Creation of the _____ But the circumstance which perhaps most conduced to the acceptance of the papal pretensions was the creation of a new office in the ecclesiastical organization, that of the metropolitan. So long as Christianity dignity of the religion only of an obscure sect, or of a persecuted minority in the Roman state, lying also under the suspi-cion of political disaffection, it probably sought to avoid attracting further attention to itself by any elaborate attempt at organization. At the same time the political organization of the empire, from its long established and universally recognized territorial divisions, its system of intercommunication, and its arrangement of the executive power, must have obviously seemed to furnish the most practicable outlines for the administration of a great and growing ecclesiastical community. The chief cities or vietropoleis of the several Roman provinces were accord-ingly from the first selected as the seats of the principal Christian churches-—Antioch, Corinth, Ephesus, and Thessalonica respectively representing the chief ecclesias-tical centres of Syria, Achaia, Asia, and Macedonia. And when, again, under Constantine and his successors, the distribution of civil authority was further modified by the creation of four patriarchates, subdivided into twelve " dioceses" or major provinces, these changes were soon followed by corresponding modifications on the part of the church organization. In this manner we are able to understand how it is that we find the bishop of Eome successively assuming, as in the pontificates of Fabianus and Cornelius, the more extended authority of a metro-politan, and, as in the days of Julius I. and Siricius, the authority of a patriarch.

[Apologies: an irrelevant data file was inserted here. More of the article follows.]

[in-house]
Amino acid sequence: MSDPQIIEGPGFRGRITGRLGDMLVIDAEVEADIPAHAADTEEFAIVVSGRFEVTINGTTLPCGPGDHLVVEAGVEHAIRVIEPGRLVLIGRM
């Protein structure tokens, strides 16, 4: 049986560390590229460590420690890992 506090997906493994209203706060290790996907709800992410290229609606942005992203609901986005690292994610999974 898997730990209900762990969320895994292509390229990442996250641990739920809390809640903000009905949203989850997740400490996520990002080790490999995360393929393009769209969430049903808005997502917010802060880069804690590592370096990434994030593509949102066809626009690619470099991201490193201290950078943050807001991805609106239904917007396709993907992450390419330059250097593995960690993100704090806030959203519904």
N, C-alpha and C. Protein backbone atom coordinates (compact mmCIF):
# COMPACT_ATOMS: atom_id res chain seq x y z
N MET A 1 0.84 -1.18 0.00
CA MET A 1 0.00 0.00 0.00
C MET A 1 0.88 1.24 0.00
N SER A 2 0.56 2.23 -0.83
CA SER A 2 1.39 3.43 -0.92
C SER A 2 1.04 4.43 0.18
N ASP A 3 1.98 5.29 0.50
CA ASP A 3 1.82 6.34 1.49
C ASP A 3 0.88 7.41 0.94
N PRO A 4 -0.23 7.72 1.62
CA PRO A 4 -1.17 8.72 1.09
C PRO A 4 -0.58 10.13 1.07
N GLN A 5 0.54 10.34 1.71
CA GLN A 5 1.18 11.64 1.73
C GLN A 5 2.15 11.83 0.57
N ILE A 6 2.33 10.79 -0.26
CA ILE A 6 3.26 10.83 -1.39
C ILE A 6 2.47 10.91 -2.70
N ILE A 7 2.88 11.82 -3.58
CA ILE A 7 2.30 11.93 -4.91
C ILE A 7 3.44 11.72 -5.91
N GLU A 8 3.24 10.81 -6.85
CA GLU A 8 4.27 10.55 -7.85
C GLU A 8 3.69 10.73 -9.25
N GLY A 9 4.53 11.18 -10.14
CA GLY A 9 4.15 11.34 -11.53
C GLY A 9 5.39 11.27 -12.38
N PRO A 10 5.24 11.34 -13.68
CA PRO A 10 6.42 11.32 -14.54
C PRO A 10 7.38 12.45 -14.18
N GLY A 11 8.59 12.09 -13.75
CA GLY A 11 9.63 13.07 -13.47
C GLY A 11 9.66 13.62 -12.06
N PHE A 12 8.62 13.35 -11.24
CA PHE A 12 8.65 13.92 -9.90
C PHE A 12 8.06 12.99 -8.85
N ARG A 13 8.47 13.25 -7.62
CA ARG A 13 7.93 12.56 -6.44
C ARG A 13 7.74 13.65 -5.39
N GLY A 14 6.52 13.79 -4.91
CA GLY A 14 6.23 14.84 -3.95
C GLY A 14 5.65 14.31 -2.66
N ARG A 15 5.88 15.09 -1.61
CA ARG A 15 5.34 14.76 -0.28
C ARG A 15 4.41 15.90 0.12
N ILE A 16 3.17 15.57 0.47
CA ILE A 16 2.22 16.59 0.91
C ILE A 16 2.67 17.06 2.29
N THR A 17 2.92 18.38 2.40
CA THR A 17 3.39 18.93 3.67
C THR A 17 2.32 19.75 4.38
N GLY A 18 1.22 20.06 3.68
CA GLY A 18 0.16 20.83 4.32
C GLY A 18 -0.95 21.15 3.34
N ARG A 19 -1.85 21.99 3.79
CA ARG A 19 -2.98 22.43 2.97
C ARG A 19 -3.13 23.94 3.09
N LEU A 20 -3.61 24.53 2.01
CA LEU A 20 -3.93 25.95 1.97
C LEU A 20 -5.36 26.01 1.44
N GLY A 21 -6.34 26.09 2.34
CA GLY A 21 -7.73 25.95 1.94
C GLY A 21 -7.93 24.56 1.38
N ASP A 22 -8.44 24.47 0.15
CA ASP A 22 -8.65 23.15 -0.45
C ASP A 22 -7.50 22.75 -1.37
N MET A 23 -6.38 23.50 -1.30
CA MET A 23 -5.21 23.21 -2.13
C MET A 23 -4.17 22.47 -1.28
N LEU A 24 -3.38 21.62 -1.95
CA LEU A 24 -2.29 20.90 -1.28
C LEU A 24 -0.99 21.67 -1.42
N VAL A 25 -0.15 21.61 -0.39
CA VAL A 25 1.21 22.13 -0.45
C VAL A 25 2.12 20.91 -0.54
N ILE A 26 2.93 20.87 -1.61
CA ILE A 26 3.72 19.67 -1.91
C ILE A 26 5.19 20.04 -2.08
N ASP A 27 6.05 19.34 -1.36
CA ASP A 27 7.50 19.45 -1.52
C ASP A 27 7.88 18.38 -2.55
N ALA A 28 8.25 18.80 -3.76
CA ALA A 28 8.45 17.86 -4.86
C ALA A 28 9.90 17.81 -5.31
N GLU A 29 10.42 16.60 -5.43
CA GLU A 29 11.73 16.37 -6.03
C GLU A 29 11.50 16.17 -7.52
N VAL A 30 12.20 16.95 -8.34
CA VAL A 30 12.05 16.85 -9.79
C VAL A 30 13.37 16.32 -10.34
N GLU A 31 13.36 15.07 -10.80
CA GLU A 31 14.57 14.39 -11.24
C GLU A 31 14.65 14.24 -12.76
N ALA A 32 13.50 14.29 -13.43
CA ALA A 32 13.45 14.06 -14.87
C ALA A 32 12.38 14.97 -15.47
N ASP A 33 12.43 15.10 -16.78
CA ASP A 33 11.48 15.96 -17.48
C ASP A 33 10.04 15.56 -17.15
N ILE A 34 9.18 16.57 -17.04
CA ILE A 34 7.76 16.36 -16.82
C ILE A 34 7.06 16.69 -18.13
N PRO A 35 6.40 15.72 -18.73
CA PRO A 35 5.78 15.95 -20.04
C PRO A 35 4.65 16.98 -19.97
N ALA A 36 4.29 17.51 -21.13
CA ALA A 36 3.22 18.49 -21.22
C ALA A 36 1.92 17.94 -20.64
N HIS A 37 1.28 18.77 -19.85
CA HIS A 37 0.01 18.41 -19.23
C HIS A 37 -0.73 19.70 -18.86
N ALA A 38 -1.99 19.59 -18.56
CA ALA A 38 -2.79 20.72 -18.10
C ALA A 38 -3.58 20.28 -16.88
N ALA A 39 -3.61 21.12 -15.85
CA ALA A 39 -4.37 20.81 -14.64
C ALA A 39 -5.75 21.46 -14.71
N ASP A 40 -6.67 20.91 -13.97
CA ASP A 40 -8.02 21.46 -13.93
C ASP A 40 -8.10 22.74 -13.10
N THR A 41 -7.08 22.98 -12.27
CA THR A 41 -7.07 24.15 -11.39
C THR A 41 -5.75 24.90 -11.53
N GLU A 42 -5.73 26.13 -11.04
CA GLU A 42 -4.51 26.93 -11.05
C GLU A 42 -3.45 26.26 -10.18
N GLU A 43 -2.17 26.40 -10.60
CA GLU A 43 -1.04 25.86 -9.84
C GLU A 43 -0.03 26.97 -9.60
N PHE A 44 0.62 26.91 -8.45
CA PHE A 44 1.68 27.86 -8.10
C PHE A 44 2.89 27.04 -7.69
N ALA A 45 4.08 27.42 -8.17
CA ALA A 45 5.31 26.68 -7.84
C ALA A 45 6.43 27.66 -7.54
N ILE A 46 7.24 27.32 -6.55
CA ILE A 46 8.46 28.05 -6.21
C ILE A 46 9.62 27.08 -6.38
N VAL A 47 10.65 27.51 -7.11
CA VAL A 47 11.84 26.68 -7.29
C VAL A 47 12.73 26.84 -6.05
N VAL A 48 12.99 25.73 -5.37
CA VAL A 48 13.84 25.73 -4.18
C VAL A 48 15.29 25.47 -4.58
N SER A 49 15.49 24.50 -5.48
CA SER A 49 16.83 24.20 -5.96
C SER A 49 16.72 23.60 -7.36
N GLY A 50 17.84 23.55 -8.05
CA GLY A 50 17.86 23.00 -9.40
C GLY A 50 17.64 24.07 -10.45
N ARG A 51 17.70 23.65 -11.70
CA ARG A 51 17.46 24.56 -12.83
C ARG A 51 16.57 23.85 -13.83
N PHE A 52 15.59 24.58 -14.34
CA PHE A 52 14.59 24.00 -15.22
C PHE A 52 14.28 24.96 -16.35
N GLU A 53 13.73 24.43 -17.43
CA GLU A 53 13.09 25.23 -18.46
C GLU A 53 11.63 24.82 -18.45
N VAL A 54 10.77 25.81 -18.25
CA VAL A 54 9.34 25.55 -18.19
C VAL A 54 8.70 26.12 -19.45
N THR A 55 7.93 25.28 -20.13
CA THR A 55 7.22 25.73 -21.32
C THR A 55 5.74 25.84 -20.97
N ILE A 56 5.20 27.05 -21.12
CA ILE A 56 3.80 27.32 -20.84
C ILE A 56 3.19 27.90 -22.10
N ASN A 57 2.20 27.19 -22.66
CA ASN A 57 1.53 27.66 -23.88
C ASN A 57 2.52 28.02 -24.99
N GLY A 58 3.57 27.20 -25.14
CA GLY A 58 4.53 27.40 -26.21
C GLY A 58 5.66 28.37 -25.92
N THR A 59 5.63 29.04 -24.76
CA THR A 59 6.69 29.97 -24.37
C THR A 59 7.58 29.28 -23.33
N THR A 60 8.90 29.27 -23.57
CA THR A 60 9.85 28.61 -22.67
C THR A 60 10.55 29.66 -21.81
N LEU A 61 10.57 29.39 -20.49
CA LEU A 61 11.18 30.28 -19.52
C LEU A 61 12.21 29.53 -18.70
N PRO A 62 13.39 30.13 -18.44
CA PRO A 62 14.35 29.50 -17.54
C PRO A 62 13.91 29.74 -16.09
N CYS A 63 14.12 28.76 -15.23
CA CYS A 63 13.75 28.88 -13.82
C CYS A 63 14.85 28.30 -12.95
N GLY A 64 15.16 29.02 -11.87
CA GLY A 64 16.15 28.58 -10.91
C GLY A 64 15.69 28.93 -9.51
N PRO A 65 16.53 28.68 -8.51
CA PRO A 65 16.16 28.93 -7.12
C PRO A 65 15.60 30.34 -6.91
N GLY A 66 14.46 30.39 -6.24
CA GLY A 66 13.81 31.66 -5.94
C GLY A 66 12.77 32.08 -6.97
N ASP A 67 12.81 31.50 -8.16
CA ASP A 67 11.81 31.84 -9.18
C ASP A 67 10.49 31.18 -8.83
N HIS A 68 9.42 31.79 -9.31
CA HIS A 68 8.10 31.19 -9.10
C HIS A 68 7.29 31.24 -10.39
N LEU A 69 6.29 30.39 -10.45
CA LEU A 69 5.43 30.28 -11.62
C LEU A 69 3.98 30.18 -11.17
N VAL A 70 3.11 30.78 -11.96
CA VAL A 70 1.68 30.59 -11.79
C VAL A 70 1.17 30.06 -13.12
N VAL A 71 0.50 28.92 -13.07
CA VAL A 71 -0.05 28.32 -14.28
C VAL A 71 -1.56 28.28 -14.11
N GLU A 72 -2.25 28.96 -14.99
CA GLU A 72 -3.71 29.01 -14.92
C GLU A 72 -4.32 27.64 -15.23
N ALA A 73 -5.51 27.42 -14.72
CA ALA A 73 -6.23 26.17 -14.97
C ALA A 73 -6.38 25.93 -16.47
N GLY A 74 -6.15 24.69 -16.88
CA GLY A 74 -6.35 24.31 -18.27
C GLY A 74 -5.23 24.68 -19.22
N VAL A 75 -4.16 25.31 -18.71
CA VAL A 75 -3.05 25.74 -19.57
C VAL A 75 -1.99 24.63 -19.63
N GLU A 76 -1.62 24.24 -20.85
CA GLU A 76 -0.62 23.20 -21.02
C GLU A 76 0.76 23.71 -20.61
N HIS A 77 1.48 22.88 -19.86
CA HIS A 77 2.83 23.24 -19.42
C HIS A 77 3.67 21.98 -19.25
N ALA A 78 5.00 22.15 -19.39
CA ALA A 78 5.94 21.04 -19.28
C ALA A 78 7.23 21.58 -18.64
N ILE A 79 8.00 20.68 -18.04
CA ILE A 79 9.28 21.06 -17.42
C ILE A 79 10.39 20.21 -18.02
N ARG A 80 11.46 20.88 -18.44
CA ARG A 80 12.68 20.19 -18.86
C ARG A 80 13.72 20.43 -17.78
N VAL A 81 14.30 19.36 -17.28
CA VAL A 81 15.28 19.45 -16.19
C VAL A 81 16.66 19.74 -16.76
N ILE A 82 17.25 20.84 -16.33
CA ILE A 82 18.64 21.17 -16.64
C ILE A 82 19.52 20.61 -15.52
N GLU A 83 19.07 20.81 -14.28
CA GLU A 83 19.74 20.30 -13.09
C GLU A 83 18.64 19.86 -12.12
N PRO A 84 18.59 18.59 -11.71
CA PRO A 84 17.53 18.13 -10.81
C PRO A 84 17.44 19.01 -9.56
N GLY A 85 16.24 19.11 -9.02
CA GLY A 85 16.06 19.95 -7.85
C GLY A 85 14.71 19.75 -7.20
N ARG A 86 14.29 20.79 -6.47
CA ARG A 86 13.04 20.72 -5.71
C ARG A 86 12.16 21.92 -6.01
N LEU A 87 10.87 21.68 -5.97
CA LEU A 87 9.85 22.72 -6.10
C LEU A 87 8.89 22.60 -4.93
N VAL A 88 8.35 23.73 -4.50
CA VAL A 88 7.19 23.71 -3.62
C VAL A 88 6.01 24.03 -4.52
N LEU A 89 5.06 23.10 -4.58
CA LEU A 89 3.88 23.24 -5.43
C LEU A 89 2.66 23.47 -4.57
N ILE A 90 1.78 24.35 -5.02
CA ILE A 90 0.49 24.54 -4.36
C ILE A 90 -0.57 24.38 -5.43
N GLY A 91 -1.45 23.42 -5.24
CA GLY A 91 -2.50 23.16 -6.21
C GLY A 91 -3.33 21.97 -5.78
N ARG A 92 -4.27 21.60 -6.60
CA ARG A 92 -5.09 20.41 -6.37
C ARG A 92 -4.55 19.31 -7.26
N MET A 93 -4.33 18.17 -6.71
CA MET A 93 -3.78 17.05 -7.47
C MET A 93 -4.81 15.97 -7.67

metropolitan is distinctly recognized, and in those of the council of Antioch (341) it is defined with greater precision.


Removal of the ___to Constantinople. But no external event exercised a more potent influence on the early history of the Roman Church than the removal of the seat of imperial power to Constantinople (330). For more than a century from that event it was not a little doubtful whether the patriarch of "Nova Koma" might not succeed in asserting an authority which even the Western pontiff might be compelled to defer. It became accordingly an object of primary importance with the latter to dissociate as far as possible in the mind of Christendom the notion of an ecclesiastical supremacy derived, like that at Constantinople, mainly from the political importance of the capital from the conception of that supremacy which he himself claimed as the representative of the inalienable authority and privileges conferred on St Peter and his successors. For such a policy an additional motive was created by the predilection shown by Constantine for his new capital, and the convic-tion which he is said to have entertained that the days of ancient Rome were numbered. From henceforth it was the key-note to the utterances of the Roman primate that his supremacy, as a tradition from apostolic times, could never depart from him and his successors, and that, as representing the authority of the two chief apostles, it had claims upon the obedience and reverence of the whole Christian church such as no other apostolica sedes could produce.